As regards this particular case, the criticisms to which the noble Lord referred in the Court of Appeal related to the proceedings in the Patents County Court when no legal aid was granted. It is interesting to note what Lord Justice Aldous, who gave the leading judgment, said. I shall not weary your Lordships with all of it, but he said a good deal about the length of time that the proceedings had taken in a county court set up to deal swiftly and reasonably cheaply with patent matters. He spoke about how long it had taken and he said: Mr. Pavel ended up needing legal aid". In other words when he started the proceedings, he had some money. By the time they had finished, he required legal aid. That is the substance of the matter in relation to that particular court. The criticisms of the Court of Appeal were really levelled at what had taken place in the Patents County Court and the failures there.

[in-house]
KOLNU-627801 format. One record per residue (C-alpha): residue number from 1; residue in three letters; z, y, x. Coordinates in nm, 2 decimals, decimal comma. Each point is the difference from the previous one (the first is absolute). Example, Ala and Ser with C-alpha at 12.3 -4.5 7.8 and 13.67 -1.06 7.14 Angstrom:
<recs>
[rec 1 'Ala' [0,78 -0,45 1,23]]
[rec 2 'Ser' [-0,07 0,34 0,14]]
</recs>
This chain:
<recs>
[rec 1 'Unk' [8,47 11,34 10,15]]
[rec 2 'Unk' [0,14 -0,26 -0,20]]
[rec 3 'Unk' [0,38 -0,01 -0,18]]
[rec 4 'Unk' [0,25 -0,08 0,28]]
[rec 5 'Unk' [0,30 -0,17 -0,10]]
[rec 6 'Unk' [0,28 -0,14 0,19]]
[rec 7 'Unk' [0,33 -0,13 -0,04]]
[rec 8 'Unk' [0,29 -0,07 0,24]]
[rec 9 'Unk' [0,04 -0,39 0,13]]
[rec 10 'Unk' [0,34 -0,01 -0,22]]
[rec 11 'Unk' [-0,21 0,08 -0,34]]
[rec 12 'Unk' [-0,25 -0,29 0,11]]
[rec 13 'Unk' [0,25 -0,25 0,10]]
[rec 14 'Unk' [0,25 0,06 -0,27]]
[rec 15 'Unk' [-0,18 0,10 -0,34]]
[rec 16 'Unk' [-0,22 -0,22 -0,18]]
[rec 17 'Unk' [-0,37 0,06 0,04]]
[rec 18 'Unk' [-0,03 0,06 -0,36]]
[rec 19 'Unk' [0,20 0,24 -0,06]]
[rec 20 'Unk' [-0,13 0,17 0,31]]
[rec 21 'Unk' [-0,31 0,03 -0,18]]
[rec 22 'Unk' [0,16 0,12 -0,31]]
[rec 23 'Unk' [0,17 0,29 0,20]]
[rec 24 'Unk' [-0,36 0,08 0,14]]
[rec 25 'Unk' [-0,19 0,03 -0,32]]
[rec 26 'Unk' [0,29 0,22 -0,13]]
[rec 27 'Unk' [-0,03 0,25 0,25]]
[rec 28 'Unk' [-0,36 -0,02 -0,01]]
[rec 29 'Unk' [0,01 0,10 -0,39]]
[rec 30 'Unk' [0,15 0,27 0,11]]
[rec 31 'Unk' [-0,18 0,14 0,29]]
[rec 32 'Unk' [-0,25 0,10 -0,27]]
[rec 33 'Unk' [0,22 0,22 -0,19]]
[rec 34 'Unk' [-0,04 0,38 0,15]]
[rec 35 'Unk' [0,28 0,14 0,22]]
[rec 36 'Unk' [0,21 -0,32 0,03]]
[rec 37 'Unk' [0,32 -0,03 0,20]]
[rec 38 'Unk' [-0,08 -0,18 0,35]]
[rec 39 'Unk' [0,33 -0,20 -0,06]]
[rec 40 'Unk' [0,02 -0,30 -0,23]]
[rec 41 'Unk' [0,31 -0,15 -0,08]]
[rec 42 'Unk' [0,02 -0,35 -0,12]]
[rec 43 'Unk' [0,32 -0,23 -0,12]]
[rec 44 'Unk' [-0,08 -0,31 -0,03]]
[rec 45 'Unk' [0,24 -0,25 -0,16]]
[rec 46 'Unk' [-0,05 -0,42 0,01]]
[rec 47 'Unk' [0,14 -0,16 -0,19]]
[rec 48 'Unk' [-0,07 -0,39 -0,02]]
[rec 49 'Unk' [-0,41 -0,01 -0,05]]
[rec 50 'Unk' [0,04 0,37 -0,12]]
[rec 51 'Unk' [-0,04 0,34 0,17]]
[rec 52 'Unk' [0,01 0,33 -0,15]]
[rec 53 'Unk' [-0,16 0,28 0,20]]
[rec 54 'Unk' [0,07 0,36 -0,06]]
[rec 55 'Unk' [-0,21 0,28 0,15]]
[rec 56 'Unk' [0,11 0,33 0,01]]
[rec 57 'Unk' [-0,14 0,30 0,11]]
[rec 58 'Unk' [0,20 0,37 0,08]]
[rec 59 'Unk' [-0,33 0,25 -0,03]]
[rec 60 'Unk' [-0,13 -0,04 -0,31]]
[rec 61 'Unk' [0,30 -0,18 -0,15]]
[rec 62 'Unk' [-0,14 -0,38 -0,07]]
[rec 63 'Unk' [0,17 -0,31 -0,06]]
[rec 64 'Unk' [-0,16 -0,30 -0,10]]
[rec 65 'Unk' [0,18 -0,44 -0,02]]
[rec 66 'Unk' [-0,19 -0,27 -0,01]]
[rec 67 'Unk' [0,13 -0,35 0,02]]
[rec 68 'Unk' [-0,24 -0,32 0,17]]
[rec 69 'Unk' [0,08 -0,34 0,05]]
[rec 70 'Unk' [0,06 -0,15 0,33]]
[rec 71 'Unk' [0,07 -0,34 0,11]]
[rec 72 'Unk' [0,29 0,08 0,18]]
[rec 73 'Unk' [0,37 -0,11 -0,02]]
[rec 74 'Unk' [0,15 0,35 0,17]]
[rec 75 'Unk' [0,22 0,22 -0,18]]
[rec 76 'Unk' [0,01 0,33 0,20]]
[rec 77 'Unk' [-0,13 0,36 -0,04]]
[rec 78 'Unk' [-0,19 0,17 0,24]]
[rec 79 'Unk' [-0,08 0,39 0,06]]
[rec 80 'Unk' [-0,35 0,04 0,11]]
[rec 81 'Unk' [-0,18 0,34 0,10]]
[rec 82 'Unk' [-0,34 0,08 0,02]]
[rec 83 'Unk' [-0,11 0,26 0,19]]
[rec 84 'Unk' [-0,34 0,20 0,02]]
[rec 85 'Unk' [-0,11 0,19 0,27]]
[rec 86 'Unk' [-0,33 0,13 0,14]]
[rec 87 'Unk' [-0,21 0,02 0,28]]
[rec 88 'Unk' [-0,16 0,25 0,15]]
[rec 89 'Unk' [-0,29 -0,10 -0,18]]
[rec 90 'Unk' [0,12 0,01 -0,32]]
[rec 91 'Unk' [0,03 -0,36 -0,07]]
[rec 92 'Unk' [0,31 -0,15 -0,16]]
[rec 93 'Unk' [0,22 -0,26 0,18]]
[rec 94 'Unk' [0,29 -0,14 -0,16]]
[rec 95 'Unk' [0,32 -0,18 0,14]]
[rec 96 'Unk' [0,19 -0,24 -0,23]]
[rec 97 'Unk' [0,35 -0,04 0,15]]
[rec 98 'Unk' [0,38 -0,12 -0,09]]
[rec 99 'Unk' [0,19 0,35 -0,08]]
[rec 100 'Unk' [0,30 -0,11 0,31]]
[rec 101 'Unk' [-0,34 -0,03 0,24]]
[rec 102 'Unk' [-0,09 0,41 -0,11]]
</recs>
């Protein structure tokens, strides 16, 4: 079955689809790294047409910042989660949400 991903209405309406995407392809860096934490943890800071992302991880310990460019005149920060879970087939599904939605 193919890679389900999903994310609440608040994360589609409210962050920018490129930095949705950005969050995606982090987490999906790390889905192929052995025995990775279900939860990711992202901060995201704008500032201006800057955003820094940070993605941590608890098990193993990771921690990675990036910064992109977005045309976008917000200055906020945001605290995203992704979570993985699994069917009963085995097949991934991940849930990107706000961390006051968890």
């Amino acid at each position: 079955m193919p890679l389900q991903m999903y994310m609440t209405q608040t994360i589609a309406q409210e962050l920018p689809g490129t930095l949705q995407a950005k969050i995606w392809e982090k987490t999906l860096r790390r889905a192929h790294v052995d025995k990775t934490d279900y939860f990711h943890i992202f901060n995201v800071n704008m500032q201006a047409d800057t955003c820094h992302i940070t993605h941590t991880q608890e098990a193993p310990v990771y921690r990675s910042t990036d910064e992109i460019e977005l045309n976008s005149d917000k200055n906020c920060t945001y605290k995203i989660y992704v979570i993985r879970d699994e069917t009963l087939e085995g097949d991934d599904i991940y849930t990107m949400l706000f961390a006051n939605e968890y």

Needless to say, I wish to follow up this matter. The last but one sentence in the Lord Justice's opinion is: However, some alteration is necessary if the purposes of the Patents County Court are to be achieved". That is a sentiment with which all your Lordships will agree. The question is how to achieve that.

Lord Boyd-Carpenter

My Lords, will my noble and learned friend tell the House how much was paid to that man by way of legal aid?

The Lord Chancellor

My Lords, nothing was paid to this man. In due course the money will be paid on claim to his lawyers, who are practising in this country. I cannot tell the House the precise amount until the claims have been submitted. The case has been concluded only fairly recently.

Lord Clark of Kempston

My Lords, does my noble and learned friend not agree that British taxpayers resent having to foot bills for people who do not live in this country? I understand that the Legal Aid Board is absolutely independent. Its terms of reference are quite obviously wrong and is it not high time that they were changed? Under no circumstances should people like the person in this case be afforded British taxpayers' money.